The ratings agency downgraded its forecast for Russian GDP growth in 2020 to 0.5 percent on Wednesday amid the continuing fallout over the global COVID-19 pandemic and associated slump in oil prices, but predicts that the country should be able to avoid a recession, APA reports citing Sputnik.
Russia’s economy is more resilient against external shocks associated with falling oil prices than other major exporters, and therefore, will suffer less, Moody’s believes.
In a new report on Russia’s credit profile amid the collapse of oil benchmarks to their lowest levels since the early 2000s, Moody’s says the shocks will hit countries whose budgets depend most heavily on energy exports hardest.
Moody’s estimates Russia’s budget surplus to turn into a deficit of less than 1 percent of GDP in 2020, and says Moscow will be able to cushion the blow thanks in part to its large foreign exchange reserves, which enable the country to pay off as much as 90 percent of its external debt at a moment’s notice if necessary. Furthermore, the agency notes, Russia’s maintenance of a flexible exchange rate between the ruble also makes it more resilient.
Russia also stands to lose less than other major oil exporters owing to the smaller percentage that energy exports make up in its total exports. About 30 percent of Russia’s GDP is based on exports, with hydrocarbons making up about 65 percent of that figure, according to a recent World Bank report.
According to Moody’s collapsing oil prices will deprive Russia’s budget of the equivalent of roughly $30 billion, with Saudi Arabia’s treasury expected to lose about the same amount, while Iraq, Kuwait, Oman, Qatar and Azerbaijan will lose anywhere from $5 to $22 billion.
However, owing to its $570 billion sovereign wealth fund cushion (including $150 billion in liquid assets) and other factors, Russia has a better chance to ride out the storm, Moody’s says. “The sovereigns most vulnerable to lower oil prices in 2020-21 are those with the highest reliance on hydrocarbons as a source of fiscal revenue and exports, and limited capacity to adjust,” senior Moody’s analyst Alexander Perjessy says.
According to the analyst, countries like Azerbaijan, Bahrain, Congo, Oman, Qatar, and Saudi Arabia could shave as much as 4-8 percent off their GDP in 2020 due to the oil price collapse, while countries like Russia, Kazakhstan, Trinidad and Tobago, Nigeria and Gabon facing lower losses – of 3 percent of GDP or less. Moody’s believes that the countries expected to experience the biggest problems include Angola, Bahrain, Iraq, and Oman, given a “limited” ability to adjust to the shocks.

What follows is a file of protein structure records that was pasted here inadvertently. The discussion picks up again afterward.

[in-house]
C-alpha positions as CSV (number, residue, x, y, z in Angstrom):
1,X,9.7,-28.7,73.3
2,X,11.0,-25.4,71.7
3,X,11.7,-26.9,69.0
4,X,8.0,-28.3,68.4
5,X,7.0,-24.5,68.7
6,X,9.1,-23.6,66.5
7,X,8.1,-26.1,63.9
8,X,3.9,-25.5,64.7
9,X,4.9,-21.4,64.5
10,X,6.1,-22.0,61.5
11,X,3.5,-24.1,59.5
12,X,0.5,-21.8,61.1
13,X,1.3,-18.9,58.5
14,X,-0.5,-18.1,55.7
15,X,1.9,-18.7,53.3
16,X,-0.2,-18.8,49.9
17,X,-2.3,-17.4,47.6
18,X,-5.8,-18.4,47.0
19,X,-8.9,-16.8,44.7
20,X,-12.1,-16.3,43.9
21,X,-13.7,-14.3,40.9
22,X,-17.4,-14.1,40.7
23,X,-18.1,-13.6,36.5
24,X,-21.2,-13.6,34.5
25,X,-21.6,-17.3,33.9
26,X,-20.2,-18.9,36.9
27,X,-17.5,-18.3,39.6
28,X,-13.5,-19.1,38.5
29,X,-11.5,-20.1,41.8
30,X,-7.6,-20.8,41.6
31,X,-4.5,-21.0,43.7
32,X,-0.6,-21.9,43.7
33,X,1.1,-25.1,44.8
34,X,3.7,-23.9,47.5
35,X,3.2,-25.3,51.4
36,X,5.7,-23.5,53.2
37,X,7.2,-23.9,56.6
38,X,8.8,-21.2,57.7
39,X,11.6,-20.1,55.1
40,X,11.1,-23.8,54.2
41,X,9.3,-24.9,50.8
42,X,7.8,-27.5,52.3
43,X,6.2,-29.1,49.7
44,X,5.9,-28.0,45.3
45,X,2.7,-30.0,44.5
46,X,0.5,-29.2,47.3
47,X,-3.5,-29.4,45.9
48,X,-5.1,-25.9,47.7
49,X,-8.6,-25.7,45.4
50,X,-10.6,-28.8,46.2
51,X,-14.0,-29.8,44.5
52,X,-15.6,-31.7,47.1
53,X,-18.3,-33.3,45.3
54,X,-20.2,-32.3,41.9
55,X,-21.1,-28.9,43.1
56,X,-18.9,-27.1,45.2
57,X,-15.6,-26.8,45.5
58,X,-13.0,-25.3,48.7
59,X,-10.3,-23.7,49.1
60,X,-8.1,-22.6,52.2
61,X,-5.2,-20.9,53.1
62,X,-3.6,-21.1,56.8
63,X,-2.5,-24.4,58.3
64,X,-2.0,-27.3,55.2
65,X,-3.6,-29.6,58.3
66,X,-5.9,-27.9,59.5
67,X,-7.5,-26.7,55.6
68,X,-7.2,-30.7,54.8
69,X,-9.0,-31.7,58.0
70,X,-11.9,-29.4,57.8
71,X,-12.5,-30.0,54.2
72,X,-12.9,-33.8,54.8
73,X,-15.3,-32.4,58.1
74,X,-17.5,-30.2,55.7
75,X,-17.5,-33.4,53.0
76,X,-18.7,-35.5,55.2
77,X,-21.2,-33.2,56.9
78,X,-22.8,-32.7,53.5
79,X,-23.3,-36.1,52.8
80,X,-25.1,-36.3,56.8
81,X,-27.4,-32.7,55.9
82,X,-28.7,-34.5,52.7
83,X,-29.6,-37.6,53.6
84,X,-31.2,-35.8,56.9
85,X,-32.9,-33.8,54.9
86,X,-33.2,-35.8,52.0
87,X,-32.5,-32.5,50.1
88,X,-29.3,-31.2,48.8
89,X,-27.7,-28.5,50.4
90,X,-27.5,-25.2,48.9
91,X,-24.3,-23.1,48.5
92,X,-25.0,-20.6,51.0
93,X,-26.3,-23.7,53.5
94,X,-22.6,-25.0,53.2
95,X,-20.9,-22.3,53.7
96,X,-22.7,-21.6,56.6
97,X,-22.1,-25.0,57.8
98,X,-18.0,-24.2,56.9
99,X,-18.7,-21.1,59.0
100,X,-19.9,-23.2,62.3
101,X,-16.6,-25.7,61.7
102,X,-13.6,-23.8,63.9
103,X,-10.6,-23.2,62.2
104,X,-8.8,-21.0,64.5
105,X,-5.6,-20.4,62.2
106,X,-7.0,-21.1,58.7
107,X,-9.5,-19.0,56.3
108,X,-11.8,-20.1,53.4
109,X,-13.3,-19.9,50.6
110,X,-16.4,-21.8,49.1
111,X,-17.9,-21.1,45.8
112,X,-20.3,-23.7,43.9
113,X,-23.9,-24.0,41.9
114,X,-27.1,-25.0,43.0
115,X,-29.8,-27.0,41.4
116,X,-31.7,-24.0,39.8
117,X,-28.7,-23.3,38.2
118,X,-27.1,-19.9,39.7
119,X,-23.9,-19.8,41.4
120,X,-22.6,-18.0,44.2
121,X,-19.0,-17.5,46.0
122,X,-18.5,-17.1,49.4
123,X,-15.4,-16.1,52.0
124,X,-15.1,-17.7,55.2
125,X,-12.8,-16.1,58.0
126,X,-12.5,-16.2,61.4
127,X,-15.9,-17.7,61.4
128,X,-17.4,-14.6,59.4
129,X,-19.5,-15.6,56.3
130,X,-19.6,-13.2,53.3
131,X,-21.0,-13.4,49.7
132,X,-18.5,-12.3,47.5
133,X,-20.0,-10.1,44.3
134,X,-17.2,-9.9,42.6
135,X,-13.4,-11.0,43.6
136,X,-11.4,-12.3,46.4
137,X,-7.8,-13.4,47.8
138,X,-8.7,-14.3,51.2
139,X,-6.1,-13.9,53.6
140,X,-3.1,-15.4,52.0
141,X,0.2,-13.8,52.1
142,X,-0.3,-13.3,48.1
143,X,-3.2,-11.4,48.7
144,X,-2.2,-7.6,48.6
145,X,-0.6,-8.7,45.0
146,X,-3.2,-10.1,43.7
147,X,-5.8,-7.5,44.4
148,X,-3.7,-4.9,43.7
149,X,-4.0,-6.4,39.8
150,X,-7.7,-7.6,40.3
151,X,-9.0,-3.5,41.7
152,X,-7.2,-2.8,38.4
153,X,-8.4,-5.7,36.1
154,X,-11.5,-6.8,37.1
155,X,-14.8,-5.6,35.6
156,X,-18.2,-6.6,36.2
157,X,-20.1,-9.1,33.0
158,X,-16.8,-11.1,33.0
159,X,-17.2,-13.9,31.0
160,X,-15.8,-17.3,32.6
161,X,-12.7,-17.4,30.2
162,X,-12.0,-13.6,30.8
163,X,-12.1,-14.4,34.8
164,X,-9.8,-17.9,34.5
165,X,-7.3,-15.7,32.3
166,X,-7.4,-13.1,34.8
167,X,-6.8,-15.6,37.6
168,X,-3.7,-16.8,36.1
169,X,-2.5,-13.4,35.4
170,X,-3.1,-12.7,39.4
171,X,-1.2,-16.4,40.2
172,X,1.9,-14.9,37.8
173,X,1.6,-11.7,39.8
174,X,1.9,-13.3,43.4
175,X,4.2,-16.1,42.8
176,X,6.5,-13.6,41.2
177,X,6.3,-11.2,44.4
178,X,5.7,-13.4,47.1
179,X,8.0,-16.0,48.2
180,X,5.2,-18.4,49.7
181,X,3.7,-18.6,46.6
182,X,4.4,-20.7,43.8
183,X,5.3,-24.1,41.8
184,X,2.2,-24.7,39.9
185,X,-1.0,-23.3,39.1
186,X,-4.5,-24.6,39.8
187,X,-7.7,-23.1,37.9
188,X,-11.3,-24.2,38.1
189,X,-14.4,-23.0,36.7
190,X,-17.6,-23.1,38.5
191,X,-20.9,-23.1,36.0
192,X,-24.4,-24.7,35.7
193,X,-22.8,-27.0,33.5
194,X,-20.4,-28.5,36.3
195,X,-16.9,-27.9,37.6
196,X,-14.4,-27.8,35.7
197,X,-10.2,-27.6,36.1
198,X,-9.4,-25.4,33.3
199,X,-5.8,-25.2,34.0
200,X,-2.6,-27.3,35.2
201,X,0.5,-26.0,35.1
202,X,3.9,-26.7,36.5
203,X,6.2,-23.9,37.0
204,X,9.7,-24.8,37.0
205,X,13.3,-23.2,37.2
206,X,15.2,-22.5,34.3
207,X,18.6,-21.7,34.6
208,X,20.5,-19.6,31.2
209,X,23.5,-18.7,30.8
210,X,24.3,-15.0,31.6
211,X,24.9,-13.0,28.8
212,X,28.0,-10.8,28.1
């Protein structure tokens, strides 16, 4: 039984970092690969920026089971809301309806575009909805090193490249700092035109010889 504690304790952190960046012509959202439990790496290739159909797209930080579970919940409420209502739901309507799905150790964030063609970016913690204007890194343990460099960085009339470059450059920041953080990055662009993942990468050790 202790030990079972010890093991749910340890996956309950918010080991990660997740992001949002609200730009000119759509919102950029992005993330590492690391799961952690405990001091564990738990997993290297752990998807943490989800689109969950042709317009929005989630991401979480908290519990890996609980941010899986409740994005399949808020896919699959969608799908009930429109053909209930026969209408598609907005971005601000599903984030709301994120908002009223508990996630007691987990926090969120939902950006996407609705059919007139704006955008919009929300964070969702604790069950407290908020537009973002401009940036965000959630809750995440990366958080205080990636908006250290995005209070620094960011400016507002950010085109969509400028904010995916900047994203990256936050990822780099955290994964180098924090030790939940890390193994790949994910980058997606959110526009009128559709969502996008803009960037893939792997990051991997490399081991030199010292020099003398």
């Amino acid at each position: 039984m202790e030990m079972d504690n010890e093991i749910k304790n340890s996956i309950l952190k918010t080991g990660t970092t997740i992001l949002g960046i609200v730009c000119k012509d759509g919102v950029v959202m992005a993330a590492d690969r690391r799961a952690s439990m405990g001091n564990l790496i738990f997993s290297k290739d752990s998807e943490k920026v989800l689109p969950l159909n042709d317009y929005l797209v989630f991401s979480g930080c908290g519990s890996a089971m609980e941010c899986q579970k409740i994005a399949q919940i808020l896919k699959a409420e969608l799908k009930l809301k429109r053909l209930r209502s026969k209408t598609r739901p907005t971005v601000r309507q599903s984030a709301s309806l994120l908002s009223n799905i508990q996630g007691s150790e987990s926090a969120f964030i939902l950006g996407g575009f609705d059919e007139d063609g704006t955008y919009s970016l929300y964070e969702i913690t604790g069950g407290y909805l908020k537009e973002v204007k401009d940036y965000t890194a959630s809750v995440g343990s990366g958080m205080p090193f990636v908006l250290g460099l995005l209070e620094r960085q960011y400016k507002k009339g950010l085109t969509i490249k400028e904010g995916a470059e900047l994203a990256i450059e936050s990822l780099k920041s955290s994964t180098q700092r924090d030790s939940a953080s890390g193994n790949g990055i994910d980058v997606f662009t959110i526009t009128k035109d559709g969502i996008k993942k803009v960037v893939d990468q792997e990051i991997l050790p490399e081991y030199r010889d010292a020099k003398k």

Earlier this month, Russian Minister of Finance Anton Siluanov said that even at prices of $20-$30 a barrel, the state wouldn’t feel any shocks to the budget for at least three year. For comparison, Saudi Arabia requires oil prices averaging at $85 barrels for a budget to stay out of the red. Earlier this week, Bloomberg revealed that recent structural changes to Gulf state economies have made them far more vulnerable to fluctuations in oil prices. The net financial assets held by the Saudi government, for example, which include central bank reserves plus the sovereign wealth fund minus state debt, currently stand at just 0.1 percent of GDP, down from as much as 50 percent in 2014.
Alexander Razuvaev, chief of the Alpari Information Center, says he agrees with Moody’s assessment. “Russia is the sixth-largest economy in the world, and, unlike OPEC countries, is very diversified. In recent years, we’ve reduced our dependence on the situation in the global commodities and financial markets, including thanks to sanctions,” he said.
According to Razuvaev, Moody’s conclusions are a good sign for Russia’s stock market and the ruble, which recently took a tumble along with oil prices on market fears of a downgrade in the country’s sovereign rating.
Moody’s, meanwhile, expects oil prices to stabilize in the near future, rising to an average of $40-55 a barrel for 2020, and $50-$55 in 2021 as global economic growth resumes.
The dramatic plunge in crude prices began in early March, after the Saudi-led Organization of Petroleum Exporting Countries and Russia failed to reach a deal on collective cuts in oil output during talks in Vienna. The collapse of negotiations led OPEC+ to abolish all output restrictions, with Riyadh unleashing a price war, slashing April futures by $6-$8 and announcing millions of barrels per day in additional output, with other countries including Russia following suit.